Perhaps one of the most misunderstood, yet powerful voices in American culture, folk singer Pete Seeger is immortalized in this DVD that chronicles his life, his music, and his passion for causes.  For those who grew up in the era of hootenannies and the scourge that was McCarthyism, this will be a wonderful trip down memory lane. Those who remember him only through his music will learn about the difficulties he faced throughout his career, the risks he took for what he believes in, and the wonderful lady who stood by his side. Toshi  has been Pete’s wife and partner for more than sixty years, and of whom he once wrote,  “Thanks to my wife Toshi, without whom the world would not turn nor the sun shine.”

Seeger’s road to success was not easy. During the McCarthy era, Seeger was blacklisted because of an early association with the Communist party. This was prior to World War II and the atrocities connected to Hitler and the Party. Seeger said he joined the party, “Because they were against racism and for unions to ensure a living wage. That didn’t seem so bad.”

Just prior to being put on the Blacklist, Seeger had enjoyed his first taste of success. He had joined with three others to form the group, “The Weavers.” They gained national attention when they recorded “Good Night Irene” and were slated to have their own television show, when the Blacklist was released. The sponsor, Van Camps Beans, backed out of the television show after a headline was printed in the newspaper that read: “Folk Singer Refuses to Take Loyalty Oath.”

Because he wouldn’t acquiesce to pressure from the government – or anyone else – to say he had been wrong to join the Party, he was banned from performing on national television for nearly 20 years. During that time, he traveled the college circuit, performing and teaching wherever he could gather young adults or children together. Even now, at age 89, he says he enjoys singing with children the most.

His efforts gave birth to a Folk Revolution that spawned the infamous hootenannies and launched such stars as Joan Baez, Arlo Guthrie, Bob Dylan, and the trio Peter, Paul & Mary. Seeger also gave us such wonderful songs as “If I had a Hammer”,  “This Land is My Land”,  “Waist Deep in the Big Muddy”,  “Turn, Turn, Turn, To Everything There is a Season”, “Where Have all the Flowers Gone”, and “Guantanamera”.  All of the songs have messages pertaining to social justice, but none more poignantly than “Guantanamera”. It is sung most often in Spanish, but the English translation of one verse is,  “And for the cruel one who would tear out this heart with which I live. I cultivate neither thistles nor nettles. I cultivate a white rose.” (Original lyrics and music by Jose Fernandez Diaz  (Joseito Fernandez) Music arranged and adapted by Julian Orbon, Hector Angulo and Pete Seeger.)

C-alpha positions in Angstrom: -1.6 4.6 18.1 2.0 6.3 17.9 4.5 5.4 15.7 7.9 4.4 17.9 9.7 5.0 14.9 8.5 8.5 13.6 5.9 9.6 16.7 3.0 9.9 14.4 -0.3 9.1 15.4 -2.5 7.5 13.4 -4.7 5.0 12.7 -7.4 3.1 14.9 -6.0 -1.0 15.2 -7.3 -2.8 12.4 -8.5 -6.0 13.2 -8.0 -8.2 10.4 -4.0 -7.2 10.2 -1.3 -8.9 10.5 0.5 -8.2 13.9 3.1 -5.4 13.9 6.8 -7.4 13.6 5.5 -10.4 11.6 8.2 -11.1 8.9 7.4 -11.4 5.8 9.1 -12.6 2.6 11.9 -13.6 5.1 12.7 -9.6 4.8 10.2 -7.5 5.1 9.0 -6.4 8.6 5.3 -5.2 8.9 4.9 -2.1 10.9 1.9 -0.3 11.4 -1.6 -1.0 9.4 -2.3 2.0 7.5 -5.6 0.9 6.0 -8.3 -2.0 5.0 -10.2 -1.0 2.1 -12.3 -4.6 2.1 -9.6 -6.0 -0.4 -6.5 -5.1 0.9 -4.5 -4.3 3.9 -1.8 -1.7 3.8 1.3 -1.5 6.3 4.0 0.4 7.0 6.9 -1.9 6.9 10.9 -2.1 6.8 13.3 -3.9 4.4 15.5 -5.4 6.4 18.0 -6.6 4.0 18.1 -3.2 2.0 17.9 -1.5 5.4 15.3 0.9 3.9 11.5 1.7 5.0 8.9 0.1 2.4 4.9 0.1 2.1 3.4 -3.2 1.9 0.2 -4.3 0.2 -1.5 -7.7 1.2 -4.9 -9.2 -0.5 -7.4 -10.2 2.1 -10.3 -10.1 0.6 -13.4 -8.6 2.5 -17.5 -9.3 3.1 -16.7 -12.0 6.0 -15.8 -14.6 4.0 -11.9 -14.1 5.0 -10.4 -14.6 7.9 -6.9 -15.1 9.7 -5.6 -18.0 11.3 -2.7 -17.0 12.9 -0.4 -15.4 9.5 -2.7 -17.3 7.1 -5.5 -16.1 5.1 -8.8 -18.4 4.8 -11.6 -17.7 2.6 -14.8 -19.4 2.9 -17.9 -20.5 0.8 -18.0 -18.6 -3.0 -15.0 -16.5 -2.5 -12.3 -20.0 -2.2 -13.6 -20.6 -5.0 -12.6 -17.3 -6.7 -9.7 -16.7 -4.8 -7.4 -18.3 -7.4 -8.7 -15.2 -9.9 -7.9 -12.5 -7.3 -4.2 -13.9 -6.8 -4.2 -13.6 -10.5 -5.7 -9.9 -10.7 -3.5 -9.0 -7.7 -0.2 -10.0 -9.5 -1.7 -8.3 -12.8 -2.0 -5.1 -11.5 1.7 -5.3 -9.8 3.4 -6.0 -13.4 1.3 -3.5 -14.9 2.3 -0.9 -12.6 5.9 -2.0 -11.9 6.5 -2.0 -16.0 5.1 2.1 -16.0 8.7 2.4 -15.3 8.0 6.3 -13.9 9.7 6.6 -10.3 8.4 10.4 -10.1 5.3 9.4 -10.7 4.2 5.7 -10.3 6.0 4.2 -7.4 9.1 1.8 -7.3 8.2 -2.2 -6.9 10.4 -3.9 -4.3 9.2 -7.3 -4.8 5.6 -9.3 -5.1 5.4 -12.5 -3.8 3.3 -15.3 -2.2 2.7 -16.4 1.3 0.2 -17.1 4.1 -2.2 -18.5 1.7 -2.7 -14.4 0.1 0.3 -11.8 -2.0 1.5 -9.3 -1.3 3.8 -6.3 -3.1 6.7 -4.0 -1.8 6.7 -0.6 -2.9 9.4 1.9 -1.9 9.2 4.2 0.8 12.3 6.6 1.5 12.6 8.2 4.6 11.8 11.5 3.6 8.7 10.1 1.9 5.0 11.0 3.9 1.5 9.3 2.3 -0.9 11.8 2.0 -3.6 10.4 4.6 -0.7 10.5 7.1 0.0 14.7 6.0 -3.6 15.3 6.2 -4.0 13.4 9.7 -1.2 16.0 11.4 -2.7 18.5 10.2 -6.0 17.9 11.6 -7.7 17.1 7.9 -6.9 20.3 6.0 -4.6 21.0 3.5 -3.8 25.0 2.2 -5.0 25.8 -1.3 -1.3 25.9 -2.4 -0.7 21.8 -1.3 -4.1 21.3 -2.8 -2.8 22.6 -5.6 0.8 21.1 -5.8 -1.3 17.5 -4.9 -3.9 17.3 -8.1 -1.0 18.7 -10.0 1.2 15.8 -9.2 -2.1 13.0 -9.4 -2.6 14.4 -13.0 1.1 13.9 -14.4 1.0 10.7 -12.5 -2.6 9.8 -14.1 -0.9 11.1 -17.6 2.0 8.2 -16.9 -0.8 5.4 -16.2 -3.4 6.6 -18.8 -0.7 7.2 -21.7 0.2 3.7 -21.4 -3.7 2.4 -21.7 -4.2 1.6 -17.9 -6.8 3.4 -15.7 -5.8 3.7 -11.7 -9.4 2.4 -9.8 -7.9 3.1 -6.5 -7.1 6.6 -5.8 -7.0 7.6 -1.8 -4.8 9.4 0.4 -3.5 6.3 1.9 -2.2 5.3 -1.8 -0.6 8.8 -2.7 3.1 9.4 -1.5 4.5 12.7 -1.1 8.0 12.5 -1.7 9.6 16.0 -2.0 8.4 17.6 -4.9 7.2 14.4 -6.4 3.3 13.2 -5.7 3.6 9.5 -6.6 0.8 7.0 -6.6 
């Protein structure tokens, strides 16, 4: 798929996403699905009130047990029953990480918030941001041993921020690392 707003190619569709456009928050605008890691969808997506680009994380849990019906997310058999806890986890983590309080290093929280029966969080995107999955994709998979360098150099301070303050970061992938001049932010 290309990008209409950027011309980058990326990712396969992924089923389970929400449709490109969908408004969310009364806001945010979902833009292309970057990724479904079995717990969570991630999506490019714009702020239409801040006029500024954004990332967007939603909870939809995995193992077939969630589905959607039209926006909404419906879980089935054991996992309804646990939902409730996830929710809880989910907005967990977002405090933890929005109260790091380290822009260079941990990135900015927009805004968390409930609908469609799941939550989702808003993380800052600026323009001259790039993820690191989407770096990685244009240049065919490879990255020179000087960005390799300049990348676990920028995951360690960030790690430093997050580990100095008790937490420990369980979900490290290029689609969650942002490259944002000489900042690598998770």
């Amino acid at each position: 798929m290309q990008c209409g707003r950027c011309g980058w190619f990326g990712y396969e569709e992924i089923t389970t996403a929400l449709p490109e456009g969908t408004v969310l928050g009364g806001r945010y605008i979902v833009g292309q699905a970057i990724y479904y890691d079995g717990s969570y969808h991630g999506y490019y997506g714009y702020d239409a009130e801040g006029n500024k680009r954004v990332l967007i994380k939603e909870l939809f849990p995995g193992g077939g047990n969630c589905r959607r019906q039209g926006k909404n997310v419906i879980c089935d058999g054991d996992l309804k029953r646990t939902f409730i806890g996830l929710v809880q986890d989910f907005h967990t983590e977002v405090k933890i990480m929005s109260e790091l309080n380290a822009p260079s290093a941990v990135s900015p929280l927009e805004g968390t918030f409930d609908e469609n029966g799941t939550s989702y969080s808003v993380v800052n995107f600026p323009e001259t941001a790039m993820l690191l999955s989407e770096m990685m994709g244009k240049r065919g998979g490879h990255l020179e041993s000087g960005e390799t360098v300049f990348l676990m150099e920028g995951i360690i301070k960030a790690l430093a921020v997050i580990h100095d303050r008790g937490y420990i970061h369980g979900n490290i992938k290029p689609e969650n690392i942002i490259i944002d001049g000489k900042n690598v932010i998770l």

Throughout his life, Pete Seeger used music as a tool to increase awareness of social issues and social justice. Using music, he brought a realization of the power of unity, that people can do anything when they come together for a cause. He was very active in the Civil Rights Movement and introduced Martin Luther King, Jr. to the song, “We Shall Overcome.”

PETE SEEGER: THE POWER OF SONG includes bonus features such as interviews  with Bruce Springsteen, Bob Dylan, Joan Baez, Arlo Guthrie, Peter, Paul & Mary and the inconvenient artist himself, Pete Seeger along with never-before-seen archival footage and Seeger’s personal home movies. There is plenty of music as well, with highlights and snippits of numerous performances.

On a personal side, there were interviews with his children and clips from many family experiences, including one year-long trip around the world. Most touching of all the personal segments were moments with Pete and Toshi, especially one when they are out walking and a woman comes up to thank Pete for his music and what that has meant in her life. Toshi waits patiently at his side, and the viewer gets the sense that she has waited patiently by his side most of her life.

Another powerful moment in the documentary was footage of when Seeger was given the nation’s highest artistic honors at the Kennedy Center in December of 1994. A choral group sang, “Turn, Turn, Turn, To Everything There is a Season” and the camera moved in tight on Seeger’s face. No narrative was needed as the emotions were so clearly evident, and then he joined in singing.

That was near the end of the documentary, and it could have ended nicely there. It engaged me the way Seeger always wants to engage his listeners – in the heart.

PETE SEEGER: THE POWER OF SONG debuted on DVD August 5th – the latest title in The Miriam Collection from Genius Products and The Weinstein Company.

Price:   $24.95
Rating:                          PG-13
Run Time:                     93 minutes
Languages:                   English Dolby 5.1 and English Stereo
Subtitles:                      English and Spanish
Closed Captioned
Maryann Miller  Maryann’s Web site

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